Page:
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China blames Russia for the crash of China-Pak J-10 Fighter Jet

When a Chinese-designed jet fighter crashed, local media found fault with the imported Russian engine while praising the injured pilot for his “outstanding soldier’s conviction” during the incident.

According to a report by the Beijing-based Sina Military Network, the Russian-built engine used in the J-10 is prone to malfunction, having caused multiple crashes in recent years.

On Sept. 19. a J-10 fighter jet from northeastern China’s Shenyang Military Region crashed during a nighttime patrol mission, state-run China Central Television (CCTV) reported. The Russian-built engine had lost power at over 11,000 feet, said pilot Li Tong, who ejected at 1,000 feet following an abortive 198-second attempt to glide the aircraft to a local airfield.

Li survived with neck and spine injuries. Because he had avoided lit, populated areas when maneuvering his damaged plane, CCTV lauded him as a hero, saying that he had made no less than five “weighty decisions” to “avoid the loss of property and life among the masses.”

A distinguished military pilot, Li Tong told CCTV that his first priority was to save the jet, which at the time of engine failure was carrying 200 rounds of aircraft ordnance and 2.5 tons of fuel. As Li struggled to restart the engine, the plane fell to about 5,000 feet.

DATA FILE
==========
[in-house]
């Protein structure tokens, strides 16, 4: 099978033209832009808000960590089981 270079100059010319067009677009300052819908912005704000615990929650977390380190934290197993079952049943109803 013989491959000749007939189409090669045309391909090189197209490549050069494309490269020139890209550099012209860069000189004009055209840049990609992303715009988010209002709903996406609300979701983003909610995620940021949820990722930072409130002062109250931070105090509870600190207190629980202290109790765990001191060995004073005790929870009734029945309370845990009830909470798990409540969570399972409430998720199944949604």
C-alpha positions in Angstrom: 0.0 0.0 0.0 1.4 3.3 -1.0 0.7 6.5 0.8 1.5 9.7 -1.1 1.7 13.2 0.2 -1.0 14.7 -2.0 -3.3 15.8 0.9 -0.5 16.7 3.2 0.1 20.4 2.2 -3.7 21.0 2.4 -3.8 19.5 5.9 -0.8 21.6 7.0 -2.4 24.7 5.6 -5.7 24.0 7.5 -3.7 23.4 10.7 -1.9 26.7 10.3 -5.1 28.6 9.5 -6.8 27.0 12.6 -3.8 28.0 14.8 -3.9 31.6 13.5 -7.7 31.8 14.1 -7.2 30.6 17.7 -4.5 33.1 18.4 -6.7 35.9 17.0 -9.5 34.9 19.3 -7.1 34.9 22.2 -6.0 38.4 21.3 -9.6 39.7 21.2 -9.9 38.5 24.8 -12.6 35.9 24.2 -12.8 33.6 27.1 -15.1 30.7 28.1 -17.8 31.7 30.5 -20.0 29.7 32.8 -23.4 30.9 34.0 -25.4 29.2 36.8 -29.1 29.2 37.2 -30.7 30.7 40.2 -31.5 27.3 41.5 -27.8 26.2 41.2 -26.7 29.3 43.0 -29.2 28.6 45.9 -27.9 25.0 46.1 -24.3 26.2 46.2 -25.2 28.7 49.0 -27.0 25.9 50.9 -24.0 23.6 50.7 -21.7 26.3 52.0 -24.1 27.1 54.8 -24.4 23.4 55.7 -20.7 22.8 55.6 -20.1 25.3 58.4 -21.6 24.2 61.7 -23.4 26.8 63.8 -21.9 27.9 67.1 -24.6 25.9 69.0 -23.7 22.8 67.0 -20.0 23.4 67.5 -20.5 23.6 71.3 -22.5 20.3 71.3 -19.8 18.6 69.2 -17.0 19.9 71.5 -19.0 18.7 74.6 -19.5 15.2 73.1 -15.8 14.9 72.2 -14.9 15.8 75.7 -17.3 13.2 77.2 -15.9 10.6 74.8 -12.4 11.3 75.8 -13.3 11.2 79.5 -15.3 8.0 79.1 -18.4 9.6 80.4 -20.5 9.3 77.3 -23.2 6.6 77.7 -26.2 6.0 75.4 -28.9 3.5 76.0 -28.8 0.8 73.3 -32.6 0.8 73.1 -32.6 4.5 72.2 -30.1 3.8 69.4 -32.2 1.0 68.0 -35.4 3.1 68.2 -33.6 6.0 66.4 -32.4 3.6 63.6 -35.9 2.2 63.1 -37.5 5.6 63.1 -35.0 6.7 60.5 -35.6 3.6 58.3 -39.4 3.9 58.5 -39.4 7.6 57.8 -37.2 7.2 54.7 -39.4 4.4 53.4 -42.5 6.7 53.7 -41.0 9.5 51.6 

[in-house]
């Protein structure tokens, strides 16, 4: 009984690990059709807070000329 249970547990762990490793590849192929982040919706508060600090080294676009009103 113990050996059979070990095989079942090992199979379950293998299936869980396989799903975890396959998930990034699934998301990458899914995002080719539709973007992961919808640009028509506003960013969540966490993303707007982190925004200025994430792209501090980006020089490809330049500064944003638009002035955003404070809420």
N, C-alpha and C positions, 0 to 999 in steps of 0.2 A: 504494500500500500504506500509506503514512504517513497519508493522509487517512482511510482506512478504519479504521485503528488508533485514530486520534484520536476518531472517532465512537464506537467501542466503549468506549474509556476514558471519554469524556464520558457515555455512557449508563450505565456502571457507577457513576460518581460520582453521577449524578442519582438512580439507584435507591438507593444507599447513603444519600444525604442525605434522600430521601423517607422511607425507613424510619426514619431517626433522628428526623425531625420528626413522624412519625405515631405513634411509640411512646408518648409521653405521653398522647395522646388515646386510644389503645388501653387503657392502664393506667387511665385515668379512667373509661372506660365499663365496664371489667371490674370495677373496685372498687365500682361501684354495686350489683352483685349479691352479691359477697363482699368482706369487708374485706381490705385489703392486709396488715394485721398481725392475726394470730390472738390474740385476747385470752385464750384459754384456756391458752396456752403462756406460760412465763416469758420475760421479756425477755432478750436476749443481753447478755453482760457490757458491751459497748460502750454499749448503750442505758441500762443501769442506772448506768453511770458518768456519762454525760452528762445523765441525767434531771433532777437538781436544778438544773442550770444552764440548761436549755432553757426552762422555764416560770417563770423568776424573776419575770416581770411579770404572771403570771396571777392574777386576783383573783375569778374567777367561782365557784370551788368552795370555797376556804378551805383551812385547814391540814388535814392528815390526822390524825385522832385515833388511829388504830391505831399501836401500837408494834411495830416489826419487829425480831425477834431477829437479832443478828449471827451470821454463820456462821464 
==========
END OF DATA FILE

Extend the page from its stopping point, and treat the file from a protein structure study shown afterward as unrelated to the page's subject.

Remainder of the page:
Why a Russian Engine?
The J-10 is a single-engine light fighter aircraft that was developed by the Chengdu Aircraft Corporation in the 1990s and put into service starting 2005. It is built around the powerful Russian AL-31 engine, which was originally intended for the two-engined Su-27 family of Soviet-designed fighter aircraft.

With its Western-inspired and locally-designed single-engine configuration, however, the J-10 suffers from severe compatibility issues in using the AL-31. At the same time, the Chinese-designed WS-10 aircraft engines have proven even less reliable than the Russian equipment.

Despite claims made in 2014 by a spokesman for the Chinese research institute tasked with the WS-10’s development that the engine was “fully operational and matured” for use in an upgraded J-10, a Sina report this August revealed that the Chinese aviation industry had yet to reduce the Taihang’s failure rate to within acceptable boundaries. The Chinese air force and in particular the J-10 jets will continue to run Russian engines.

According to Chinese naval publications cited by Sina, consultations with Russian providers to find a solution for the AL-31 compatibility issues have been delayed for want of funding.

“Measures to address failures from the perspective of design theory cannot be given,” the Sina report thus said.

Netizens found issue with the Chinese media reports and analysis of the September crash, saying that CCTV’s triumphant depiction of the pilot’s emergency actions drew attention away from the technical failings common to modern Chinese fighters.

A user in Guangdong Province contradicted the Sina analysis for its implication that the engine can simply be re-engineered, if only the Russians would help. “The engine is not like a graphics card that can be changed at will,” the post reads. “It is integrated with the entire airframe.”

“What if the aircraft was severely damaged, or if the pilot had no time to process the malfunction? Never make a trifle of human life,” a netizen from Shanghai said, criticizing the CCTV report for its rosy depiction of Li Tong’s flight and crash that “avoided residential areas.”

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